Note:  Commenting on this passage, Pope Benedict XVI says:  "Saint Paul, in his hymn to charity (cf. 1 Cor 13), teaches us that it is always more than activity alone: 'If I give away all I have, and if I deliver my body to be burned, but do not have love, I gain nothing' (v. 3). This hymn must be the Magna Carta of all ecclesial service; it sums up all the reflections on love which I have offered throughout this Encyclical Letter. Practical activity will always be insufficient, unless it visibly expresses a love for man, a love nourished by an encounter with Christ. My deep personal sharing in the needs and sufferings of others becomes a sharing of my very self with them: if my gift is not to prove a source of humiliation, I must give to others not only something that is my own, but my very self; I must be personally present in my gift."  (Deus caritas est, 34)

Homily Hints  Love never ends.  This unconditional love is necessary in a marriage and will help carry them through any difficulties they may encounter in their lives.
Love is all about self-giving, without expecting anything in return.
Love each other as Christ has loved you.

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802-6 Ephesians 5:2a, 25-32 – This is a great mystery, but I speak in reference to Christ and the Church.

Brothers and sisters:
Live in love, as Christ loved us
    and handed himself over for us.

Husbands, love your wives,
    even as Christ loved the Church
    and handed himself over for her to sanctify her,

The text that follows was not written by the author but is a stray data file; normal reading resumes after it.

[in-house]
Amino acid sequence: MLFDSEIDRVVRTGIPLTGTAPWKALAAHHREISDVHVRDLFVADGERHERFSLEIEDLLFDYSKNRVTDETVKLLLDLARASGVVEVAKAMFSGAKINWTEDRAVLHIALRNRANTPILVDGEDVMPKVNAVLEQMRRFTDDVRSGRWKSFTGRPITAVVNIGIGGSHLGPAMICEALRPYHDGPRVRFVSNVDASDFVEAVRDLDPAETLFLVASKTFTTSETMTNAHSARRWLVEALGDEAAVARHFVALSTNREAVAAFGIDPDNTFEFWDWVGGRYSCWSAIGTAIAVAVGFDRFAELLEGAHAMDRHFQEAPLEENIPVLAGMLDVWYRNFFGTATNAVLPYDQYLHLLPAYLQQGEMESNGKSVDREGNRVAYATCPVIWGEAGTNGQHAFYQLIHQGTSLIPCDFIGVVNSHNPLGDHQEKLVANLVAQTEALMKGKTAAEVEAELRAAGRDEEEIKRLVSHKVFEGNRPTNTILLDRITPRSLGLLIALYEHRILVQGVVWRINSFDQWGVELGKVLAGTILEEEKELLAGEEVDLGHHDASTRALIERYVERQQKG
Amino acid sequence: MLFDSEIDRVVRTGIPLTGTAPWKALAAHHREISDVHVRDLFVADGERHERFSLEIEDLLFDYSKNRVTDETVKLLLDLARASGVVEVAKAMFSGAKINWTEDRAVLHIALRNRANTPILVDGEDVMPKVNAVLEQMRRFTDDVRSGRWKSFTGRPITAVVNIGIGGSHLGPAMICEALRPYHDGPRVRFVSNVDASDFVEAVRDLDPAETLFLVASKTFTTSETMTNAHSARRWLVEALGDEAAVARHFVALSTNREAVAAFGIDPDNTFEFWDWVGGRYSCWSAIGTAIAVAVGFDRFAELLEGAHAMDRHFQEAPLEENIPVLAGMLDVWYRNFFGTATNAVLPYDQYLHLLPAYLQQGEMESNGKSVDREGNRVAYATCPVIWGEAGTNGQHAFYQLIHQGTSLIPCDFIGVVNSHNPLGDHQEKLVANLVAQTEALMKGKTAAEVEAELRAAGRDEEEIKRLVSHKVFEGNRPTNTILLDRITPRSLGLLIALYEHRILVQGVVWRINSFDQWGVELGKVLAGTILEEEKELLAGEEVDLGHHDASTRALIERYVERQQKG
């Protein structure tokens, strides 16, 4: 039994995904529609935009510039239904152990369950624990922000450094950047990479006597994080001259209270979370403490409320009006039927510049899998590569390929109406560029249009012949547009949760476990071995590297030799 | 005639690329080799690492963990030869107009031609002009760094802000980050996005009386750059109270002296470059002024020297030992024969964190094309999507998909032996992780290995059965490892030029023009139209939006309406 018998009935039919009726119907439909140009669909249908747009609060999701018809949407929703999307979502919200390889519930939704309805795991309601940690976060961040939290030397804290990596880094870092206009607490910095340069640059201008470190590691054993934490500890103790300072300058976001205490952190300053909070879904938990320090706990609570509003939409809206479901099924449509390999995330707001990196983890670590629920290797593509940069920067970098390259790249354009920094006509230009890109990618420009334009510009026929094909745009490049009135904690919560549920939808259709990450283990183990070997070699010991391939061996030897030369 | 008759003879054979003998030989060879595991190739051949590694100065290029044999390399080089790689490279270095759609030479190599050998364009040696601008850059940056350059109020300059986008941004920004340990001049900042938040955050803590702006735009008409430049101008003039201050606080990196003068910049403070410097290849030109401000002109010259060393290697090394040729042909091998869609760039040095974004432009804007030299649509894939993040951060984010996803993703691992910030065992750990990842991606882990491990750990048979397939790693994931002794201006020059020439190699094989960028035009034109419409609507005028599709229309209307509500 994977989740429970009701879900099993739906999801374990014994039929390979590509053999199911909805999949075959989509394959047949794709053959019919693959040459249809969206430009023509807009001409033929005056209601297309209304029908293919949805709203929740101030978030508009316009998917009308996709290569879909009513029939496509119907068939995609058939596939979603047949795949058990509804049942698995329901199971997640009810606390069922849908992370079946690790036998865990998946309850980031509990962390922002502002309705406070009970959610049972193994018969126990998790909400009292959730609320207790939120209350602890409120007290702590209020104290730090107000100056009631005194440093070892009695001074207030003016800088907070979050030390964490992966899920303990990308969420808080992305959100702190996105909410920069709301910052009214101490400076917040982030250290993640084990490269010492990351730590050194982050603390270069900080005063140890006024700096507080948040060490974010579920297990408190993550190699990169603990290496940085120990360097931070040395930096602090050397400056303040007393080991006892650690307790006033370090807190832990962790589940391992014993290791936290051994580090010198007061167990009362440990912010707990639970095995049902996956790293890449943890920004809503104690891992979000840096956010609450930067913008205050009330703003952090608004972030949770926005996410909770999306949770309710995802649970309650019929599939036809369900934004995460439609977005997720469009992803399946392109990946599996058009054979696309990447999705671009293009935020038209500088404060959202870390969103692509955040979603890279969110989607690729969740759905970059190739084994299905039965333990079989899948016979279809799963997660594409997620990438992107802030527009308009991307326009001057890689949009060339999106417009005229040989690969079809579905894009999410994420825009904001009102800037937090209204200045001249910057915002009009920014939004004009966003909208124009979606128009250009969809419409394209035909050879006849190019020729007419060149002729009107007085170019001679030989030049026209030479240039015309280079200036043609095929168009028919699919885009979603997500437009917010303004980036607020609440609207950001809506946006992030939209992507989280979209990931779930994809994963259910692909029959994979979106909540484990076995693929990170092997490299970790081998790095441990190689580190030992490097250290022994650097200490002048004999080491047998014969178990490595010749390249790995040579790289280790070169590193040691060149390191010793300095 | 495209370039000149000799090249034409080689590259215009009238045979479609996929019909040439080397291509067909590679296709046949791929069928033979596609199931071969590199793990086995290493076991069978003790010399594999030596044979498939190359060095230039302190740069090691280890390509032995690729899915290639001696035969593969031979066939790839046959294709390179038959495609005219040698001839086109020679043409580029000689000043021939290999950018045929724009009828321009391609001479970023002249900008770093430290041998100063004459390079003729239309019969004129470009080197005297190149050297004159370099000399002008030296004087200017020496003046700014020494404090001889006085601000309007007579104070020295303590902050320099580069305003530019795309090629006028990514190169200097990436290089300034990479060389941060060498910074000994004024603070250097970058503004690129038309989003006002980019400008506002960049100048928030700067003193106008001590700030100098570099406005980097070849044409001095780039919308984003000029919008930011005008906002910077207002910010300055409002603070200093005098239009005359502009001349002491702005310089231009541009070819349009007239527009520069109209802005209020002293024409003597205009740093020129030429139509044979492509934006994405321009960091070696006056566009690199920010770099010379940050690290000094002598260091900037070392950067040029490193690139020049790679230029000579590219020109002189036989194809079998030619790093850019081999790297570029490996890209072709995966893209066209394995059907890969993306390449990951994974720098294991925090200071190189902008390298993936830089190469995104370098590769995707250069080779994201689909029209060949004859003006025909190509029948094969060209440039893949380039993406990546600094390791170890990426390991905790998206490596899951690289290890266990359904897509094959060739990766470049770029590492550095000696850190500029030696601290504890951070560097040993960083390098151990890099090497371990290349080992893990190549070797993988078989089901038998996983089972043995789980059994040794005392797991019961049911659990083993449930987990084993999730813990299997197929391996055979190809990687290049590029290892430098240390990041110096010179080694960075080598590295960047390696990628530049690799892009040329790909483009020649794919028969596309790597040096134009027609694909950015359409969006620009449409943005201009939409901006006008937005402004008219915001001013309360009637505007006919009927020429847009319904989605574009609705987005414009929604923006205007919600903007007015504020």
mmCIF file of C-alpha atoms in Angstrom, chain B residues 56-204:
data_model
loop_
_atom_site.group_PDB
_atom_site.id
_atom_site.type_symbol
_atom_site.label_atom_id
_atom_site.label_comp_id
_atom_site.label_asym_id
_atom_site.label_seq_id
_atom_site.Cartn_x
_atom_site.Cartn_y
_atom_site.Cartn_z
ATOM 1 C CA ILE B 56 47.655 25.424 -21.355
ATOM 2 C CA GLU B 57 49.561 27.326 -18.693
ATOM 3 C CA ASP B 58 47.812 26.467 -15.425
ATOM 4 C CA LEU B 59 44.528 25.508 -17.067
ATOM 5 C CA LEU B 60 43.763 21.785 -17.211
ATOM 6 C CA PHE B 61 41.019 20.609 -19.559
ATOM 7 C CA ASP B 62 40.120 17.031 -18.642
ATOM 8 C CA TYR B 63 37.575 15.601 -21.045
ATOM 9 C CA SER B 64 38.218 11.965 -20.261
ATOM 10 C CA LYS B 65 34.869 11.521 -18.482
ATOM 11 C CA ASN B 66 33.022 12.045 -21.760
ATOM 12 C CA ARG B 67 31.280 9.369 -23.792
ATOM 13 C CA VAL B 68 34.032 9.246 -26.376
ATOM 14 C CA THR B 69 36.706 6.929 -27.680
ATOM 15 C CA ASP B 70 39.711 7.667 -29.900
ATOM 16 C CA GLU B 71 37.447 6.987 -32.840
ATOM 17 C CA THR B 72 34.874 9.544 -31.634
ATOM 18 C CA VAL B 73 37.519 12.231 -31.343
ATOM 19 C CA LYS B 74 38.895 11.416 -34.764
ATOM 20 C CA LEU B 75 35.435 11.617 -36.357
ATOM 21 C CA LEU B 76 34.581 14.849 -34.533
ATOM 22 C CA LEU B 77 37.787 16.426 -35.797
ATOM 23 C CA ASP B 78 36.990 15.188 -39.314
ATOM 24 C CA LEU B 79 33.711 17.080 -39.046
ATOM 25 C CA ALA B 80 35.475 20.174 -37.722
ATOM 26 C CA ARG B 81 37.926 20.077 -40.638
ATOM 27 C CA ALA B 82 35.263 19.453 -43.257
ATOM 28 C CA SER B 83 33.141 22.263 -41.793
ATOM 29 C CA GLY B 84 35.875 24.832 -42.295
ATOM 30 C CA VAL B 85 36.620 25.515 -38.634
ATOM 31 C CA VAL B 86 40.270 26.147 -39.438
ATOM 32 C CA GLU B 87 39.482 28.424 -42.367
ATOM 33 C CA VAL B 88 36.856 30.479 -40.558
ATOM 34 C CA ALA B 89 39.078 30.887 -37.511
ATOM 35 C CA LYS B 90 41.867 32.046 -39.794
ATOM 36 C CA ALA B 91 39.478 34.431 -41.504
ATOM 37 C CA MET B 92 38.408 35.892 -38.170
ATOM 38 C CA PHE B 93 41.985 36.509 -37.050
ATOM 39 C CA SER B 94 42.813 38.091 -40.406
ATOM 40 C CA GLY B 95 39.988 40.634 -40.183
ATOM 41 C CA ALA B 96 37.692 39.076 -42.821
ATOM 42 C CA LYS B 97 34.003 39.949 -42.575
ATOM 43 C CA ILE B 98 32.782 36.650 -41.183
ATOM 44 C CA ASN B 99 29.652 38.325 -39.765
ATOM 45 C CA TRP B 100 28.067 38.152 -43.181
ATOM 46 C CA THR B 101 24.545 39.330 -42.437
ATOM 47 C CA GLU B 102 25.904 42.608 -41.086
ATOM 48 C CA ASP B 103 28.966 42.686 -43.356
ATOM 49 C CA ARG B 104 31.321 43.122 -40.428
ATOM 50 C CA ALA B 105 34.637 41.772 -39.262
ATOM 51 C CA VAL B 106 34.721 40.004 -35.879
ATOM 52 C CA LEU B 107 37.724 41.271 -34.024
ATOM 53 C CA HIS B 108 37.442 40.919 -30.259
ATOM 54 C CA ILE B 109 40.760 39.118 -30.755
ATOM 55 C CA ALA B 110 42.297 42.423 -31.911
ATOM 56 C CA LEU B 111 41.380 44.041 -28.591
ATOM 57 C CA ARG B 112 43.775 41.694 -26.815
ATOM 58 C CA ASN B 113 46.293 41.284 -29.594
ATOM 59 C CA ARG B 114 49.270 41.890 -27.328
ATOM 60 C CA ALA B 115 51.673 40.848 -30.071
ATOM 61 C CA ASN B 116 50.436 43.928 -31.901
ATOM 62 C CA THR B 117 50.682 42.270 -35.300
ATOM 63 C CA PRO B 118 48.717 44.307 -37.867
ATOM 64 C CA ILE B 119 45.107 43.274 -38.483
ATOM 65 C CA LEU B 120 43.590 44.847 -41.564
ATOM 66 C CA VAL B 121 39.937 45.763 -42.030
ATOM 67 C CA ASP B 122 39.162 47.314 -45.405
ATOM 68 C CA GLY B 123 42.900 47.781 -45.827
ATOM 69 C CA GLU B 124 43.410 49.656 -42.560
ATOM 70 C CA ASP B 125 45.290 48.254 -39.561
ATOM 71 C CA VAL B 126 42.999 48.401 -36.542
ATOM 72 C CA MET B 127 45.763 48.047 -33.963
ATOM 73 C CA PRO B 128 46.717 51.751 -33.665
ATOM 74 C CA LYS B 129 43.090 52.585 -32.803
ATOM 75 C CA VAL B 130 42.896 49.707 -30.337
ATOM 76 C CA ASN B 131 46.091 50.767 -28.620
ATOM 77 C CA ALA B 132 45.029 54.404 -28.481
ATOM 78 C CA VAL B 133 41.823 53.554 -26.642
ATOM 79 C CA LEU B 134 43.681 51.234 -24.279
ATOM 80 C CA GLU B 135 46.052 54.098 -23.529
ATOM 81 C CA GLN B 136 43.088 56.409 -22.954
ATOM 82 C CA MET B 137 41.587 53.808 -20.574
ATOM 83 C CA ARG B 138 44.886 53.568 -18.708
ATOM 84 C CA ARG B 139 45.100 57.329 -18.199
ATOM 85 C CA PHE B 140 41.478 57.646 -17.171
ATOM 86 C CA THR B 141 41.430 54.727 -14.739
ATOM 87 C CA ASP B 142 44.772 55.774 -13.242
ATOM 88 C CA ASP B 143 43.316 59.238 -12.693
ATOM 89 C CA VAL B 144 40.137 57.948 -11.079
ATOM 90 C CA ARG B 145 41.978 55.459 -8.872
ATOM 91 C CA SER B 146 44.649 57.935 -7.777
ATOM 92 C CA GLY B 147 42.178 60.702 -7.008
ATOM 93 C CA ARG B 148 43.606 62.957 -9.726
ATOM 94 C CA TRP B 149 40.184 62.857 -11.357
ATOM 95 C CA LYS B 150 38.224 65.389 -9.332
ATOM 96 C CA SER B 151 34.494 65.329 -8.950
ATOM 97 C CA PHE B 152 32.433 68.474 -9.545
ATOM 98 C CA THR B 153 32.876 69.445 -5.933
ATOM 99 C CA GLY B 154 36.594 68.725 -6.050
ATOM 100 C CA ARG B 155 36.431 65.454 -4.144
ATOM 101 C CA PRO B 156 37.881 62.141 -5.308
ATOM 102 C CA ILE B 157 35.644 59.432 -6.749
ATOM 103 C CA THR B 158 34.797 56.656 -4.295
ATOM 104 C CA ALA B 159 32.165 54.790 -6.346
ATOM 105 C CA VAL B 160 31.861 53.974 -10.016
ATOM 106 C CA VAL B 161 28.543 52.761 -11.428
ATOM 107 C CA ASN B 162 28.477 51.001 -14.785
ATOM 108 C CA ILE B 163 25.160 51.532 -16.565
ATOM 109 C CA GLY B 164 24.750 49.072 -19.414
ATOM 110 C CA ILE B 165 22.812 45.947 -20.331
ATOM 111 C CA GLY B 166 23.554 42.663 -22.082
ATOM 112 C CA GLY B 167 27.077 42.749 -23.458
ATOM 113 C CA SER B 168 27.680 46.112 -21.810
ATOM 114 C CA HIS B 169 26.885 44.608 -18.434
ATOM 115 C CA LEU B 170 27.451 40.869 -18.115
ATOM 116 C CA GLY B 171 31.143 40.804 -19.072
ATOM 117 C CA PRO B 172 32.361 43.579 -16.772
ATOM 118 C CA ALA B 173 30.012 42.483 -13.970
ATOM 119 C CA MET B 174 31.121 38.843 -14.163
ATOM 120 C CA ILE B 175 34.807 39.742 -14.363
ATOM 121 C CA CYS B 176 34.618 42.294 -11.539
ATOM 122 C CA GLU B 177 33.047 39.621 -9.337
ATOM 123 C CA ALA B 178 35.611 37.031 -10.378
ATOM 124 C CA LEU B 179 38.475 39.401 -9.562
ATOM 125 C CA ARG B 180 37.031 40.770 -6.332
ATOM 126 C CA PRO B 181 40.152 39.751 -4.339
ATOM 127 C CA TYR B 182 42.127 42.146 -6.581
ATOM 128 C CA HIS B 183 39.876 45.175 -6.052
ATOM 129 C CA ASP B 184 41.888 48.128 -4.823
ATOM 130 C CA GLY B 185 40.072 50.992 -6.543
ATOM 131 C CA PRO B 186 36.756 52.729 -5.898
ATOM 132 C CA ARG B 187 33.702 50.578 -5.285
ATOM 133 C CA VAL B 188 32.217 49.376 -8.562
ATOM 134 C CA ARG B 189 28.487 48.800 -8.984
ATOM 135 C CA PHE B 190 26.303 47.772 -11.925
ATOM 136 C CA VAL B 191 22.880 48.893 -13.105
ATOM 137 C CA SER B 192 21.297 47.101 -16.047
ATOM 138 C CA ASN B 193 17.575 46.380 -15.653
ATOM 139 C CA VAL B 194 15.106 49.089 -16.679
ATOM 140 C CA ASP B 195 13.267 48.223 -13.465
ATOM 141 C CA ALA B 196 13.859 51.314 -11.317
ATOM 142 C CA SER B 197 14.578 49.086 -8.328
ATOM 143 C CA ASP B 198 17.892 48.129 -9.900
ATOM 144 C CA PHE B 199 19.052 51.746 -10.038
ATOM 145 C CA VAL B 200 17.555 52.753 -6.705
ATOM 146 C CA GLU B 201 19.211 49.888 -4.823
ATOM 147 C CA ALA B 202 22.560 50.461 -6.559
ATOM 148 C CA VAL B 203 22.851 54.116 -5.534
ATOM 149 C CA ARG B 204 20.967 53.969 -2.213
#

cleansing her by the bath of water with the word
    that he might present to himself the Church
        in splendor,
    without spot or wrinkle or any such thing,
    that she might be holy and without blemish.
So also husbands should lover their wives
        as their own bodies.
He who loves his wife loves himself.
For no one hates his own flesh
    but rather nourishes and cherishes it,
    even as Christ does the Church,
    because we are members of his Body.

    For this reason a man shall leave his father and his mother
        and be joined to his wife,
    and the two shall become one flesh.

This is a great mystery,
    but I speak in reference to Christ and the Church.

Excerpts from the Lectionary for Mass for Use in the Dioceses of the United States of America, second typical edition © 2001, 1998, 1997, 1970, Confraternity of Christian Doctrine, Inc., Washington. DC.  Used with permission.  All rights reserved.  No portion of this text may be reproduced by any means without permission in writing from the copyright owner.